In America, baseball is, sadly, often seen as the brussels sprouts of sports: something that must be consumed because it’s good for you. Many people view the sport as obligation rather than entertainment, something you are required to take your kids to during the summer because, well, that’s what you’re supposed to do, right? Those who wax poetic about the game’s virtues can sound a bit like enthusiasts of quaint hobbies, like scrimshaw or silhouetting. The game is so fraught history and tradition and baggage that it seems impossible to say anything new about it.
Or maybe it just someone with a fresh perspective to say them. Enter Craig Robinson, an English illustrator whose love affair with the game was kindled by a trip to Yankee Stadium while in New York on business back in 2005. Not long after that, as his baseball fandom grew, he began to ponder questions that may not have occurred to someone who grew up with the game. Like, what is the actual monetary value of all the bases “stolen” during a major league season? Or how would A-Rod’s salary look if dispensed in pennies and stacked on top of one another? Or how long did it take to assemble, then disassemble, the 1986 Mets? Or what would the box score look like in a playoff game between the Wu Tang Clan and the E Street Band?
Robinson decided to answer these questions and many more at his site, Flip Flop Fly Ball, in gorgeously streamlined infographics. They are elegantly simple, packing enormous amounts of information into their space while not appearing remotely cluttered. They are works of art that beg to be seen write large, and that’s just what’s happened with the release of Flip Flop Fly Ball, a fantastic book that collects some of Robinson’s best work from the site, along with new items and essays on his evolution as an unlikely baseball fan. It is the kind of book that justifies the invention of the coffee table.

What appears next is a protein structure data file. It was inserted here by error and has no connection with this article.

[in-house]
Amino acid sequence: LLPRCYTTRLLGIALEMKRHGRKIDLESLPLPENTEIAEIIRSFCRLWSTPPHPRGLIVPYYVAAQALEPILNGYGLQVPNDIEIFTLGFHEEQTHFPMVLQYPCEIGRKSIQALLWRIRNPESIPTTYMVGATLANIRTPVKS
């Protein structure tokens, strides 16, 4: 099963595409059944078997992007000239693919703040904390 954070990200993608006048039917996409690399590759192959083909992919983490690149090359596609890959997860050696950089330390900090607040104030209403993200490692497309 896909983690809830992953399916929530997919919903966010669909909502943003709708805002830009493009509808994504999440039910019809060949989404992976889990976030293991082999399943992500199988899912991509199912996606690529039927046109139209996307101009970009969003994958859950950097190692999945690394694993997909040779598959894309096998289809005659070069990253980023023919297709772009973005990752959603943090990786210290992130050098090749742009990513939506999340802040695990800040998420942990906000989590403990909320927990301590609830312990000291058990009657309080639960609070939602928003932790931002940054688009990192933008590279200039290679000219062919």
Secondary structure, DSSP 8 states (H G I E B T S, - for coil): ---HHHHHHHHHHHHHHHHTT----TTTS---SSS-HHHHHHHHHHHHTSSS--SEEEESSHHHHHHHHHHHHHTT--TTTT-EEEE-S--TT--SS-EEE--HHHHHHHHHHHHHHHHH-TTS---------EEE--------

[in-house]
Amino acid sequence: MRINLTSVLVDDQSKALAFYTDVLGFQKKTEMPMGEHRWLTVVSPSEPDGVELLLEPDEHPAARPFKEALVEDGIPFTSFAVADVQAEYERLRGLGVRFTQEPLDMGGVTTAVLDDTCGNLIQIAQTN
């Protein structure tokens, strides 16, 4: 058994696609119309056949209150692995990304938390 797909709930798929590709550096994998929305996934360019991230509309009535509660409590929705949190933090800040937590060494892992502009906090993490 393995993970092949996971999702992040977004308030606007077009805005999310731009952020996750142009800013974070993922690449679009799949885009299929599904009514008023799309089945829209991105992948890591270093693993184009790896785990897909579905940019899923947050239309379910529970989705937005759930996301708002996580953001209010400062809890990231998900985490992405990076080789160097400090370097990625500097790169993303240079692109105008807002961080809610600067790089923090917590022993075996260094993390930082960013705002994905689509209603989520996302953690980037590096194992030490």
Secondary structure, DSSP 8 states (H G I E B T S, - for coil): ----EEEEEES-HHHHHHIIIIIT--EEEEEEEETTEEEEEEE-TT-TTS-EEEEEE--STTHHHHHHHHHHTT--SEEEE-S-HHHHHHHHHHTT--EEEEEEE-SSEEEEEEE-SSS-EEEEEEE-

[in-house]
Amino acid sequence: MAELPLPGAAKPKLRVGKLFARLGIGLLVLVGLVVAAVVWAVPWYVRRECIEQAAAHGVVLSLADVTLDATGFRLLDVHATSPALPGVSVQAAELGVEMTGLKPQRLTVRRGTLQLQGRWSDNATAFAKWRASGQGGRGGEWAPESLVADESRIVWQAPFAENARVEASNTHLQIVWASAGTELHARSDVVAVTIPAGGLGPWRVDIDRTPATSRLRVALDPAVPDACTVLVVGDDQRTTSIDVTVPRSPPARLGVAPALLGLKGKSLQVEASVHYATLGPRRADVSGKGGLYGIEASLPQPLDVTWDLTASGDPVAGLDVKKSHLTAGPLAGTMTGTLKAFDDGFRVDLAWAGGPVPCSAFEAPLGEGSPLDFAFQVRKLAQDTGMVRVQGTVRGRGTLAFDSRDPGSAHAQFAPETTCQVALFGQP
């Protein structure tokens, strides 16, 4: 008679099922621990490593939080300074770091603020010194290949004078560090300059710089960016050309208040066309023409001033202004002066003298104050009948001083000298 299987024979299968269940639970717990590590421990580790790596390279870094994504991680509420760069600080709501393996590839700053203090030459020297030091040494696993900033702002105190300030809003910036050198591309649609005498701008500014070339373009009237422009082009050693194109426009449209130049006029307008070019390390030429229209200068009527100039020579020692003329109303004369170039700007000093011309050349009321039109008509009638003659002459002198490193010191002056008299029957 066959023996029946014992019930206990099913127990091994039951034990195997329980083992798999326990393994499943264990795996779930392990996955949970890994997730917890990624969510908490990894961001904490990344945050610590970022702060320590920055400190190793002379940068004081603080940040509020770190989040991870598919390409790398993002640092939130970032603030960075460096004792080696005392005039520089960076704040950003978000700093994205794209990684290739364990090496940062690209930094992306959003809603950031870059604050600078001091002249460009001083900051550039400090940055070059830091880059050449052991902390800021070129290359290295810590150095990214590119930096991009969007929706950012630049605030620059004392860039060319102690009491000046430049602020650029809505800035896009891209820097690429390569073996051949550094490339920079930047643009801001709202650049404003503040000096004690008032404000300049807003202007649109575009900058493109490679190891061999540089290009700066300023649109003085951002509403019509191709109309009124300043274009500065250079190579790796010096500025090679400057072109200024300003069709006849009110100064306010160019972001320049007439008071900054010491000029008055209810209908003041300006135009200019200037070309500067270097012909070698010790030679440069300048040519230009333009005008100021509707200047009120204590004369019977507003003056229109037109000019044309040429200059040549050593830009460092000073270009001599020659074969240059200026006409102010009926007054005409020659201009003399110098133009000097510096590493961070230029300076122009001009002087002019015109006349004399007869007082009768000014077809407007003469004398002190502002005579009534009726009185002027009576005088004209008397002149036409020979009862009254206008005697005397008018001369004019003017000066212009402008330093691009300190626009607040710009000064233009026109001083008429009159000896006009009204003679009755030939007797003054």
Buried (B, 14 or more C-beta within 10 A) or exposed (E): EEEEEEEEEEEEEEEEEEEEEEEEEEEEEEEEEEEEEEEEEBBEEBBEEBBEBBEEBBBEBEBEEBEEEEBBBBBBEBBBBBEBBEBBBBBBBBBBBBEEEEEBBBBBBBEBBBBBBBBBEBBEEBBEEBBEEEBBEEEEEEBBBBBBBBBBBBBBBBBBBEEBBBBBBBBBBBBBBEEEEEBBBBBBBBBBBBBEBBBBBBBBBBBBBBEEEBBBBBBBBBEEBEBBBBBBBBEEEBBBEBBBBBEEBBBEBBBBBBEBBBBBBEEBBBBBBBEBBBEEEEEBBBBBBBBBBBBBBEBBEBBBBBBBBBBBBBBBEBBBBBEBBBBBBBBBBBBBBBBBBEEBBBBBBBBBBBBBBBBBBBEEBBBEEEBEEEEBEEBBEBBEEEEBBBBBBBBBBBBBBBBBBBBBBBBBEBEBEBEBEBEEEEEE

The author was kind enough to answer a few of my queries about his path to baseball fandom, the Mexican League, and what he would do with his favorite team. Answers to those questions and more after the jump.
When my dad moved here from Ireland as a kid, one of the first “American” things he did was go to a Dodgers game at Ebbetts Field, a weird experience that actually soured him on baseball. (Long story short, the ballpark was not quite as idyllic in the 1950s as it looks in sepia-tone photos.) But I think, more than anything else, he wasn’t equipped to deal with all the trappings of something that most Americans grow up with but which was foreign to him. In your first trip to a major league game, what struck you as the most “foreign” aspect of the experience